One process by which a listener can recognize an emotional expression from the music appears to occur at the level of the acoustic features of the musical phrase. which is partly a legacy of the period of romanticism. A second process by which a listener may recognize an emotional expression in the music is by a process of emotional contagion.800. p < 0.001). Both processes can be labelled emotional expression recognition. The listener then categorizes the emotional expression of the music in relation to his own emotional experience. we explored the influence of the mode on the classification of the emotional connotation of a particular piece. 9 .675.001. The correlation analyses performed show that in both Mafa and Western listeners. such as tempo and loudness (depicted as process 1 in the model in Supplementary Figure 7). rf = -0. However. p < 0. Again. tempo and mode influence the emotional expression categorization.076.001). the majority of pieces with indefinite mode as sad and most of the pieces in minor as scared/fearful (see Supplementary Table 6). whereas the recognition process involving emotional contagion involves a stronger engagement of the listener during the recognition process. the Westerners showed the same profile with slightly stronger correlations (rh = 0. our data does not show how much the second process comes into play (this is due to the fact that the methodology to gain experimental evidence of internal emotional states has not yet been developed). p = 0. p = 0. and a musical phrase expressing happiness makes the listener feel happy. Hence. Experiment 1: An argument against music as a universal language of emotions Although some of the data aquired in Experiment 1 may be interpreted as corroborating the idea of music as a medium to universally mediate emotion.467.368). If music were in its essence indeed a universal language of emotions. sad or scared. whereas for sad pieces no correlation with tempo was observed (rs = -0. we used a chi-square-test (calculated with the total number of pieces in major. p < 0. Experiment 1: Discussion of mechanisms underlying the recognition of emotional expression in music Two possible processes may account for the successful recognition of an emotional expression in music (see Supplementary Figure 7). separately for Mafa and Western listeners).076. why does Mafa music seems to not express a comparable variety of emotions as Western music? The appropriate answer to this is that although emotional expressions in music are perceived universally.001).375. p < 0.625. Stimuli) suggests a different interpretation. Similarly. this may not be the principal function of music (as already pointed out by Hanslick in his 1854 essay [12]). rs = 0.Current Biology. a possible absence of a variety of emotional expressions in Mafa music (as reported in the section Experimental Procedures. It revealed that the frequency with which the participants classified a piece into a category varied significantly with the mode of the piece in both groups. by which for example a musical phrase expressing sadness makes the listener feel sad. We observed that the majority of major pieces are classified as happy. p = 0.003) and scared/fearful with lower tempo (rf = -0. p < 0. or minor mode that were rated either as happy. Despite the observed universals of emotional expression recognition one should thus be cautious to conjure the idea of music as a universal language of emotion. in both groups the general response pattern was found to be similar. To test whether the mode has a significant influence on the classification of the pieces.570. both groups seem to have used tempo cues in a similar manner to determine the emotional content of a piece. indefinite.781. Volume 19 are more likely to be classified as happy by a large number of participants (rh = 0. Interestingly. even though this response pattern was more marked in the Western listeners (χ2(4) = 794.001) compared to the Mafa listeners (χ2(4) = 142.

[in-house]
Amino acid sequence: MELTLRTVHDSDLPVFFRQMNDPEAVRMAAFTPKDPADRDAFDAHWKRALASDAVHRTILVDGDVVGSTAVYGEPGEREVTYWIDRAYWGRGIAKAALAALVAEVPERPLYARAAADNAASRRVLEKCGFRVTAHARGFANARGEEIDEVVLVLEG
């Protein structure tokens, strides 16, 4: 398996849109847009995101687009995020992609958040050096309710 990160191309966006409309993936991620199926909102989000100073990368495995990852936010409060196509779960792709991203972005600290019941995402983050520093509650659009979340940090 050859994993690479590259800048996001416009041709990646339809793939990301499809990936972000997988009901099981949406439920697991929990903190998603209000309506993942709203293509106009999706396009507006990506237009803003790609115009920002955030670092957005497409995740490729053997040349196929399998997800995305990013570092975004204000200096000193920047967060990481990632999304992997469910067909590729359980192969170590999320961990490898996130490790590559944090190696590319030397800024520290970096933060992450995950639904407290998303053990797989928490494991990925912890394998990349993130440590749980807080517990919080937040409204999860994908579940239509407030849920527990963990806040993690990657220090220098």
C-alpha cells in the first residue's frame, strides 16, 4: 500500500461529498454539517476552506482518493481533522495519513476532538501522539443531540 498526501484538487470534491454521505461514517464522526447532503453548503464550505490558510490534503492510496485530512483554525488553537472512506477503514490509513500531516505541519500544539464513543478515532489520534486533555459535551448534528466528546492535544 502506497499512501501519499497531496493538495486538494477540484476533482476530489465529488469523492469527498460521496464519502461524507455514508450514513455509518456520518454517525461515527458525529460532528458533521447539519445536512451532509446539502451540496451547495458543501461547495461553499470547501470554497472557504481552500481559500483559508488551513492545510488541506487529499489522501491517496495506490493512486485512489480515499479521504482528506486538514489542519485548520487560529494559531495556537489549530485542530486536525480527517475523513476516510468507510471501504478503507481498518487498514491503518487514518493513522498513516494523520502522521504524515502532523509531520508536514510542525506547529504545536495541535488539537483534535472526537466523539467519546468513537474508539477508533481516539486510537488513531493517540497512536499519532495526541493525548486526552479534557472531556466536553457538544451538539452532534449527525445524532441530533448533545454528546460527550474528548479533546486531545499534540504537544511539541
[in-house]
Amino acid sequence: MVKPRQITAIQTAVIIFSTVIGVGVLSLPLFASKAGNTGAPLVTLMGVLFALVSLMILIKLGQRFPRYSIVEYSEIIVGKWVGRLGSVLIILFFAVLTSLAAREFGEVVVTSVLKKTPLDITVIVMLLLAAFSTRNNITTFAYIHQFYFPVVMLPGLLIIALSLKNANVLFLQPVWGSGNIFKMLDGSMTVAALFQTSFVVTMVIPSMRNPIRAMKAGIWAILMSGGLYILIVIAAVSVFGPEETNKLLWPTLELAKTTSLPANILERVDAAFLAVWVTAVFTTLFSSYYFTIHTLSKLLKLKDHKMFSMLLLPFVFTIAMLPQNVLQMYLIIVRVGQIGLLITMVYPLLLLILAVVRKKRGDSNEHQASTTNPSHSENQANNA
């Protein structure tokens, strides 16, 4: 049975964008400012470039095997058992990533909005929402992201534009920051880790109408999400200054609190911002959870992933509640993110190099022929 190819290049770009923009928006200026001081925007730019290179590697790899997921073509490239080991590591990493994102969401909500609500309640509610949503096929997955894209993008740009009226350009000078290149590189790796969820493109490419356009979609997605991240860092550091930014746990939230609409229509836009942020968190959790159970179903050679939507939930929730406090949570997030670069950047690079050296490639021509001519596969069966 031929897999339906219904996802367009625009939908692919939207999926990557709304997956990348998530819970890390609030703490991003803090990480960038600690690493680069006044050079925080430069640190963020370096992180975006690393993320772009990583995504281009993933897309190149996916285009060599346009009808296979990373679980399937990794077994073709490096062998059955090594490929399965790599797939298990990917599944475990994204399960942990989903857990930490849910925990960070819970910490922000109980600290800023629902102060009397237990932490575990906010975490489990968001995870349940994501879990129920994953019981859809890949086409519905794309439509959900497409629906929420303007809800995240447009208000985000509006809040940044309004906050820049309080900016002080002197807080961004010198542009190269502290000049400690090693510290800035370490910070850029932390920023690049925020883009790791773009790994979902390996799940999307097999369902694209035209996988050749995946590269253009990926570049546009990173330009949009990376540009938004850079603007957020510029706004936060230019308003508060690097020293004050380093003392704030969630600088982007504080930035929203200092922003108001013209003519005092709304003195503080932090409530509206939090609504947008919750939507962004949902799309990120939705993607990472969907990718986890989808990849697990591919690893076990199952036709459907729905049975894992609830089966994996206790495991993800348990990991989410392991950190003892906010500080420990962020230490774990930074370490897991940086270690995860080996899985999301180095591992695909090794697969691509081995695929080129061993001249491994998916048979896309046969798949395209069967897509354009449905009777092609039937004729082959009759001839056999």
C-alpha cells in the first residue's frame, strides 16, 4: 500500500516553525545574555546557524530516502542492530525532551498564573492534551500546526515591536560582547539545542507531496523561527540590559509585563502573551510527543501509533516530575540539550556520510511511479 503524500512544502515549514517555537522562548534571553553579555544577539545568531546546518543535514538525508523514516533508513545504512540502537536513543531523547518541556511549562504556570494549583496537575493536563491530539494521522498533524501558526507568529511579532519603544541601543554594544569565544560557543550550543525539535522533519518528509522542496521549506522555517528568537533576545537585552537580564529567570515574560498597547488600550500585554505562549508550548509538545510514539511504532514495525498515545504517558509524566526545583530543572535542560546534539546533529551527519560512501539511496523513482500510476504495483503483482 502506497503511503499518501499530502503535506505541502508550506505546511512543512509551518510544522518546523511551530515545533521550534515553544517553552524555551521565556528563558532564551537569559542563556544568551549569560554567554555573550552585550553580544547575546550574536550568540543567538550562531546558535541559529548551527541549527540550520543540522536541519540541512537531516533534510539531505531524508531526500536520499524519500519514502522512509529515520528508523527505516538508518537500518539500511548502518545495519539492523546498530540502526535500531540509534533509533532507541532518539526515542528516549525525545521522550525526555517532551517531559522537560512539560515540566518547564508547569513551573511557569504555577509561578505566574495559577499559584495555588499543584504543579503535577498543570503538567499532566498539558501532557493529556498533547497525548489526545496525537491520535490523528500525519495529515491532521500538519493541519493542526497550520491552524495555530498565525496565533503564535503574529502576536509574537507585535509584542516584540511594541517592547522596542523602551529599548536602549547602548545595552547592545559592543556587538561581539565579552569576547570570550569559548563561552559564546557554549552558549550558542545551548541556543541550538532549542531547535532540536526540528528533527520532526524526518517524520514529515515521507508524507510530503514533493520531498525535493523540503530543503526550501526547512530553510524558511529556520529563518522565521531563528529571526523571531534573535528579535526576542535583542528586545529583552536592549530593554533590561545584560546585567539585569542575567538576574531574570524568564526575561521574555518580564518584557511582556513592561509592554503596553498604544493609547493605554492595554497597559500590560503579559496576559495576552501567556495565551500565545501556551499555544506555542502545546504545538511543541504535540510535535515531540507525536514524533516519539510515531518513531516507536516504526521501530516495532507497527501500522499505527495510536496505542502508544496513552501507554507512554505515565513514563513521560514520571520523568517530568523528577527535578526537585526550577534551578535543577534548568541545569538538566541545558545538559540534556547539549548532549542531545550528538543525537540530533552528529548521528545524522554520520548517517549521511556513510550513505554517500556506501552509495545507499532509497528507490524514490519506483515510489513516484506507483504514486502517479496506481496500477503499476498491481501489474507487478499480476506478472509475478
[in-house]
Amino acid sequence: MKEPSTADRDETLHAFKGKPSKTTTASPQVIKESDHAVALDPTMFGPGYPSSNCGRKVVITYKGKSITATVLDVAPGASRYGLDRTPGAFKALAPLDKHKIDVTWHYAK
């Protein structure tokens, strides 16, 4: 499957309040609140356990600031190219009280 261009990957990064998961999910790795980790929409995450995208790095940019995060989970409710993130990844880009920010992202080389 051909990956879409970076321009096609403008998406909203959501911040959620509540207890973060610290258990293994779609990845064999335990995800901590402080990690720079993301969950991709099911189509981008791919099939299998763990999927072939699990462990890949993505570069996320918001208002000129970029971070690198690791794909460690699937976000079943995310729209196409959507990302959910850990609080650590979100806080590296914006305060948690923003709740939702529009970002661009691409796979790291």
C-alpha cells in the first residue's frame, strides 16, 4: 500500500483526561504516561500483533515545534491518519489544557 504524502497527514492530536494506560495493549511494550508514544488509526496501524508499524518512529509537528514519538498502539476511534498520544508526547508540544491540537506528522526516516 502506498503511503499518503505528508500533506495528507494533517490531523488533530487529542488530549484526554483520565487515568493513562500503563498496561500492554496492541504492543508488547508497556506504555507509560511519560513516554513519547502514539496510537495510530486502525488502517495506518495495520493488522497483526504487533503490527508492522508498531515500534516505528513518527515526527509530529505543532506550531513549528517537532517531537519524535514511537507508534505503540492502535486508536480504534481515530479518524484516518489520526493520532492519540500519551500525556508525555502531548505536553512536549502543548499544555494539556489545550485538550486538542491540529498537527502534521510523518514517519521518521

However. thereby compressing the range. The latter finding is striking considering the fact that neither the Western listeners nor the Mafa. the spectrally manipulated music (where more frequencies were simultaneously audible) may have sounded like more players were involved in the musical performance. wherein certain tones or simultaneous combinations of tones are perceived to be syntactically 'unstable'. and to differentiate between consonance and dissonance. Several reasons might account for this finding: (1) To the Mafa. usually based on two-measure patterns). [13-19]). Mafa music is extremely repetitive. [26]) where musical sounds that appear strongly dissonant to most Western listeners may be perceived as musically acceptable. (2) Western listeners are more accustomed to listening to variable and long polyphonic music sequences (notably.see also Supplementary Table 4. and thus bearing a principled relationship to the operation of the auditory system. the difference in perceived pleasantness (between original and spectrally manipulated music) was greater in Western than in Mafa listeners (Figure 1B and Supplementary Figure 2. which is not discussed in the main text. Both Mafa and Western listeners preferred forward over reversed music stimuli when assessing the music of their own culture. see Supplementary Table 4). This provides more opportunity for probabilistic learning of harmonic structures. Experiment 2: Forward vs. Experiment 2: Group differences of ratings for original vs. the Mafa appreciate powerful music performances. see also results of MANOVAs in Supplementary Table 4). In this section of Experiment 2. sensory or psychoacoustical. usually referred to as musical dissonance. and interestingly also when evaluating music of the respective other culture (Supplementary Figure 4. Volume 19 Experiment 2: Sensory and musical dissonance In the literature two types of dissonance are distinguished: the first. arises from cultural musical practice [20-22]. Such secondary cultural effects are also observable in many other non-Western cultures (see e. spectrally manipulated music As briefly mentioned in the main text. so this is therefore probably a secondary. the valence percept (their percept of pleasantness/unpleasantness) evoked by a musical signal can also be purposefully altered by a manipulation of its temporal order [27].g. had ever before listened to 10 . It should be noted that whereas an alternation of consonance and dissonance may possibly also apply as a syntactical measure in Western music. (3) On average (not for individuals) the Mafa may have tended to not judge sounds as being highly unpleasant. and interaction spectrum × subgroup in Supplementary Table 2).Current Biology. We therefore also investigated the appreciation of music played forward and backward with Mafa and Western participants. backward music For Western listeners. this does not necessarily pertain to music in non-Western cultures. we included Western music pieces and Mafa music recordings and also their reversed counterparts. Because Mafa flutes are exhausting to play. requiring resolution by succeeding 'stable' tones or tone-combinations [21. cultural effect adding to a sensory factor (see main text) working in the opposite direction. 23-25]. arising from inharmonicity in the frequency spectrum of the acoustic signal (deriving from multiple frequency components interacting within critical bandwidths. The second. the spectrally manipulated excerpts were not preferred over the original performance. which are characterised by a great number of performers and also by the liveliness and duration of the musical pieces (which is also why longer pieces of music and their counterparts were probably more appreciated by the Mafa. so Western listeners may therefore be more trained to perceive harmonies.